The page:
Earlier this week, the country's biggest building society, the Nationwide, said UK house prices were unchanged in November.

http://news.bbc.co.uk/1/hi/business/4489804.stm

http://business.guardian.co.uk/story/0,16781,1656739,00.html

In fact, says Alan Castle, an economist at Lehman Brothers, the Halifax figures are showing that house prices have risen 4.7% over the past six months while the Nationwide shows a 1% rise and Hometrack a fall of 0.7%. House price indicators differ because they have different sample bases and often only relatively small numbers of properties change hands each month, meaning different indices can tell quite different stories.

Edited by Realistbear

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Lex: UK housing market

Published: December 2 2005 14:07 | Last updated: December 2 2005 14:07

http://news.ft.com/cms/s/b565f18a-6329-11d...00779e2340.html

HPC delayed again?

But you haven't shown the chart they have alongside on HPs to disposable incomes:

1973 massive peak at 129%

1989 massive peak at 135%

2005 massive peak at 146%

:lol::lol::lol::lol::lol:

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It is all spin. I know someone who has access to the real figures for two major banks.

Number of house sales completions is down dramatically since last year.

Prices are stable but starting to waver.

Anecdotal evidence suggests people are having to lower the asking price. The only two people I know who have sold in the last few months have had to lower the price considerably.

I just do not see huge rises in the housing market next year. Too many factors weigh against a rise in my opinion. The economy needs to enter a corrective phase. I am not gleeful about this though as just as the house prices come down I'll probably lose my job and have to spend all my savings on rent whilst those who took out huge debts will get benefits.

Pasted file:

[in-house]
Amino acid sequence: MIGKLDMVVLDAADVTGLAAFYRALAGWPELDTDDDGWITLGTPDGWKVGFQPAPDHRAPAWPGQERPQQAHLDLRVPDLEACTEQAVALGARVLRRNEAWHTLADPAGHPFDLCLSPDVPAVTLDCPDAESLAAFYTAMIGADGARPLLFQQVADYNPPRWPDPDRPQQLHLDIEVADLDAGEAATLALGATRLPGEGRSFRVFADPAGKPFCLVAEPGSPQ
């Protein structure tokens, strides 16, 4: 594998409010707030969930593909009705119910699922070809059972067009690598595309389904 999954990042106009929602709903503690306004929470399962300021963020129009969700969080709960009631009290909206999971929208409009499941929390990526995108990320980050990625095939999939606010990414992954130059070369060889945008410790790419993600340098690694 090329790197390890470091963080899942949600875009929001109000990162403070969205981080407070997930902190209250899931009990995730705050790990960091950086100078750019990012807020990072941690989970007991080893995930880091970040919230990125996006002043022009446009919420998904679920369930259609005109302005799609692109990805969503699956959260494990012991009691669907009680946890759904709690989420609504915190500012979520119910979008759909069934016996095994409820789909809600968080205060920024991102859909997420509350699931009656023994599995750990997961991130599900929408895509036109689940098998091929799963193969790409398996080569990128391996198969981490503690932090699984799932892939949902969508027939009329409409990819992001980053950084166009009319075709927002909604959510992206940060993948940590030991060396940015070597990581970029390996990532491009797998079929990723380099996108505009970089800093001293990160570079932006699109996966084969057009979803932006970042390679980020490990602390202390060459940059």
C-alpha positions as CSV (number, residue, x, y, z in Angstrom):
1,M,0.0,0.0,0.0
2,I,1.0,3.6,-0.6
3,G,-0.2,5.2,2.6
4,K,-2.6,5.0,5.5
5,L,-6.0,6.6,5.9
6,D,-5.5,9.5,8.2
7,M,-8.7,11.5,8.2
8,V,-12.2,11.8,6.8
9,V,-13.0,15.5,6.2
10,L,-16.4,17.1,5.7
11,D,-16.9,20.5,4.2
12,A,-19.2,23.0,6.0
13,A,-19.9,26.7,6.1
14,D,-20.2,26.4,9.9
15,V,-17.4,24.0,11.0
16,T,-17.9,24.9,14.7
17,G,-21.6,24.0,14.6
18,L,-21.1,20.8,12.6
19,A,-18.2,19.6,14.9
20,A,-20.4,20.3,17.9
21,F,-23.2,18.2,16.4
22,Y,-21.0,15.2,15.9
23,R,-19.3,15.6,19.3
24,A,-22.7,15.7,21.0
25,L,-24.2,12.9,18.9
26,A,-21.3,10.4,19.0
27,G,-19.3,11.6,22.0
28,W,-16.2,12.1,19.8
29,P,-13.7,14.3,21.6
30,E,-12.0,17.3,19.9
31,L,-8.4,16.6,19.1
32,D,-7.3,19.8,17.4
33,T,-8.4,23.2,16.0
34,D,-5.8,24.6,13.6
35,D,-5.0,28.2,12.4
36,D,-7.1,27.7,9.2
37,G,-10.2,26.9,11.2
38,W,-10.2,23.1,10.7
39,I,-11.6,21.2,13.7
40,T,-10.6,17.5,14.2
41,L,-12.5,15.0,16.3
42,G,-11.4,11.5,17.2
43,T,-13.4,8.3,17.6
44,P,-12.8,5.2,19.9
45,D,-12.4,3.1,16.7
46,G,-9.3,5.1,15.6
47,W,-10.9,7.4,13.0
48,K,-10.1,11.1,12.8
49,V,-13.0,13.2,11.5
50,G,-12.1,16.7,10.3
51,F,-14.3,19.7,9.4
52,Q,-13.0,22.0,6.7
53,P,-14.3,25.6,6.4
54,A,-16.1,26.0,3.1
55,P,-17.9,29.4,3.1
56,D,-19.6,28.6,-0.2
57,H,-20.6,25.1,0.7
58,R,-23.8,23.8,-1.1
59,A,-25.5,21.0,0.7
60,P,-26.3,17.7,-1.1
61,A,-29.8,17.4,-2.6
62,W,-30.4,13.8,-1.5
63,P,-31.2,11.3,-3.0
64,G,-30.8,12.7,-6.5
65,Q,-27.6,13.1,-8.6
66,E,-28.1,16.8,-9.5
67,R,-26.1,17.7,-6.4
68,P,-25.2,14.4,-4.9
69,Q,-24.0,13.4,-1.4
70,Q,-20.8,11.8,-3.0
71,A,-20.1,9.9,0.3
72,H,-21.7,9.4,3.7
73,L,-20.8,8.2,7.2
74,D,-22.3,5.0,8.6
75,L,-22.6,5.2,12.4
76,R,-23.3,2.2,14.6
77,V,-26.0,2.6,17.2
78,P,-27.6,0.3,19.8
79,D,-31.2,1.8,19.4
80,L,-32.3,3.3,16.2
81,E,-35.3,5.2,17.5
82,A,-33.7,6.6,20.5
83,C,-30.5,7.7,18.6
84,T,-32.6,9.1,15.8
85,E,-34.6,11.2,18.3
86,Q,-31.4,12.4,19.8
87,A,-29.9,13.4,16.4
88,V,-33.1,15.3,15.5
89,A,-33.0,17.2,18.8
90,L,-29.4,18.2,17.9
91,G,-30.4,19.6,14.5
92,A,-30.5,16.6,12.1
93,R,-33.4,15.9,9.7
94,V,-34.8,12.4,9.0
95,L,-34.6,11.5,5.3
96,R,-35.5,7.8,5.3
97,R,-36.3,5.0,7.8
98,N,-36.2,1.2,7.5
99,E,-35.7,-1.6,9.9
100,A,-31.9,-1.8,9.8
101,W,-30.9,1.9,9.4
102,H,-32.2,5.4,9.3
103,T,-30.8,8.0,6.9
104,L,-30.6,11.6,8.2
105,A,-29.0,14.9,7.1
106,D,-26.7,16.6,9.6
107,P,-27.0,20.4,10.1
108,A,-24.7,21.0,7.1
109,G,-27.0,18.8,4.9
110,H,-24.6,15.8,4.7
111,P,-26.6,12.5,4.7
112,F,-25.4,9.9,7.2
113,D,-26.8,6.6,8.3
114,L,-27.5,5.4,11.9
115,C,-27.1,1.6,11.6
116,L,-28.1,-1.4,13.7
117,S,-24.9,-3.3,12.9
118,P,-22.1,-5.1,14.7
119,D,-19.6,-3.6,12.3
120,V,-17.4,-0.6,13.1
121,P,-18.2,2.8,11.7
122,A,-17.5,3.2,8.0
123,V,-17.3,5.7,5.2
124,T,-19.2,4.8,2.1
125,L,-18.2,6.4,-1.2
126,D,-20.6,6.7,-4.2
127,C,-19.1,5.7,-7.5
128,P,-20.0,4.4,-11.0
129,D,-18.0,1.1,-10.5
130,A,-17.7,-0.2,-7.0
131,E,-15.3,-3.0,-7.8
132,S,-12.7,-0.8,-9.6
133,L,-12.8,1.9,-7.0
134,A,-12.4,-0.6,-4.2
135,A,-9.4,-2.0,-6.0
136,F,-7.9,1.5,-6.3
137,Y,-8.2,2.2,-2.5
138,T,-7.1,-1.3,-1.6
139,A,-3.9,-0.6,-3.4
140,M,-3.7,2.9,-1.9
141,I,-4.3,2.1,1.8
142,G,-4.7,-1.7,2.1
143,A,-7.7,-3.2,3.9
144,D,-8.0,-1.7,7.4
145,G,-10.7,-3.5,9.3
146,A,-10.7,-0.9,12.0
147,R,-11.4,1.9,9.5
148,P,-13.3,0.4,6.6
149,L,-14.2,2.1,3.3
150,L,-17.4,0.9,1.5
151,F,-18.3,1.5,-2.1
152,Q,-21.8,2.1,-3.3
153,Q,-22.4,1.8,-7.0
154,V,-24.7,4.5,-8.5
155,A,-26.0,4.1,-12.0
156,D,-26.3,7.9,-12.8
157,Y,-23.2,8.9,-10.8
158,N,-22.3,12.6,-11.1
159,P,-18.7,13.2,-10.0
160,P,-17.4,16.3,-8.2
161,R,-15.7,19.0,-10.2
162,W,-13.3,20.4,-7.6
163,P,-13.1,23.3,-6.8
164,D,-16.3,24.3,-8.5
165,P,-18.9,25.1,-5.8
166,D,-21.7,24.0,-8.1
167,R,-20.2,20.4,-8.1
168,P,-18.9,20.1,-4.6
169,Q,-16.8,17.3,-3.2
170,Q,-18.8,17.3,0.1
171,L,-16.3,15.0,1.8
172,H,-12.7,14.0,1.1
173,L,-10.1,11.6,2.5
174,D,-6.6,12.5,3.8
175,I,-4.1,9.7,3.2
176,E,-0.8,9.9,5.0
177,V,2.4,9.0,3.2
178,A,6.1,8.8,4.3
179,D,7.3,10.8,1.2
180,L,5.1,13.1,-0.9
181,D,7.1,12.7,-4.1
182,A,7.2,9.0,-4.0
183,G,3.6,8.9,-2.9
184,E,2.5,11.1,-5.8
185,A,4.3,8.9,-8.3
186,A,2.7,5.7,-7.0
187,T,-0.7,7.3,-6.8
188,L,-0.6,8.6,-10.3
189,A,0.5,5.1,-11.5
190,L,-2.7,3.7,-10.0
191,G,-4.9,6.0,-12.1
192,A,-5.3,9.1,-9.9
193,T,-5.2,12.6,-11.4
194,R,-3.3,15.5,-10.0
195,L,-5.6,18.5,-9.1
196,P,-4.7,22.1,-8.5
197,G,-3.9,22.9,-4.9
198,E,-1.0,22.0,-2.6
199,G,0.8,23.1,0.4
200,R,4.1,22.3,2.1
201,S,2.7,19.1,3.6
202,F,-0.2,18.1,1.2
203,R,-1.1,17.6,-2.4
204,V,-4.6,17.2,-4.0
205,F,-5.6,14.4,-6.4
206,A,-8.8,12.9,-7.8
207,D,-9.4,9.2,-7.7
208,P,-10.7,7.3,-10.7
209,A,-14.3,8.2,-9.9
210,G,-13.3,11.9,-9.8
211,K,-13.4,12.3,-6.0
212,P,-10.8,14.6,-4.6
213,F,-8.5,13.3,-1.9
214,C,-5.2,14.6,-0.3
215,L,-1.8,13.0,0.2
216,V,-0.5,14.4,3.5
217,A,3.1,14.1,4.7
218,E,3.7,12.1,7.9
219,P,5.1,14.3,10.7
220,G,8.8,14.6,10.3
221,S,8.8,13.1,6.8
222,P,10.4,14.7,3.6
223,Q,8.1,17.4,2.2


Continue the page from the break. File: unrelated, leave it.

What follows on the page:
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have to spend all my savings on rent whilst those who took out huge debts will get benefits.

On the contrary; if you rent and you lose your job, you can apply for housing benefit. The same would not apply to someone who had taken out an IO mortgage on a property.

http://www.dwp.gov.uk/lifeevent/benefits/lha.asp

Local Housing Allowance does not cover all housing costs. For example, mortgage interest if you are buying your home. If you get Income Support or income-based Jobseeker's Allowance you may be able to get help with these other housing costs as part of your benefit.

http://www.jobcentreplus.gov.uk/JCP/Custom...port/index.html

Income Support

If you have to attend your Jobcentre regularly, you cannot get Income Support.

If you lose your job you will be on Jobseeker's Allowance, which requires you to attend a Jobcentre regularly. So an owner-occupier will not receive income support either.

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All these figures are fudged to paint a rosier than rose picture of the "housing market". In economics 101 you learn about pricing equilibriums and PED. Goods as in houses just can't keep rising, its not possible. Once you reach an eq point above say income averages you lose customers, if it continued you have none.

All these fudged figures are fudged because they need money. If I am selling cars for example, would I tell people "Times are bad, no one is buying any cars, save your money" or "Cars are selling fast, buy now, in order to not be disappointed".

Which sounds better for business?

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Guest Charlie The Tramp

Anecdotal evidence suggests people are having to lower the asking price. The only two people I know who have sold in the last few months have had to lower the price considerably.

Same here, two properties sold with a total of 75k in reductions. Similiar properties in these areas still sticking after 12 months on the market.

Many of these I would imagine will not be in chains, but some downsizers unable to reduce their prices due to MEWing.

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On the contrary; if you rent and you lose your job, you can apply for housing benefit. The same would not apply to someone who had taken out an IO mortgage on a property.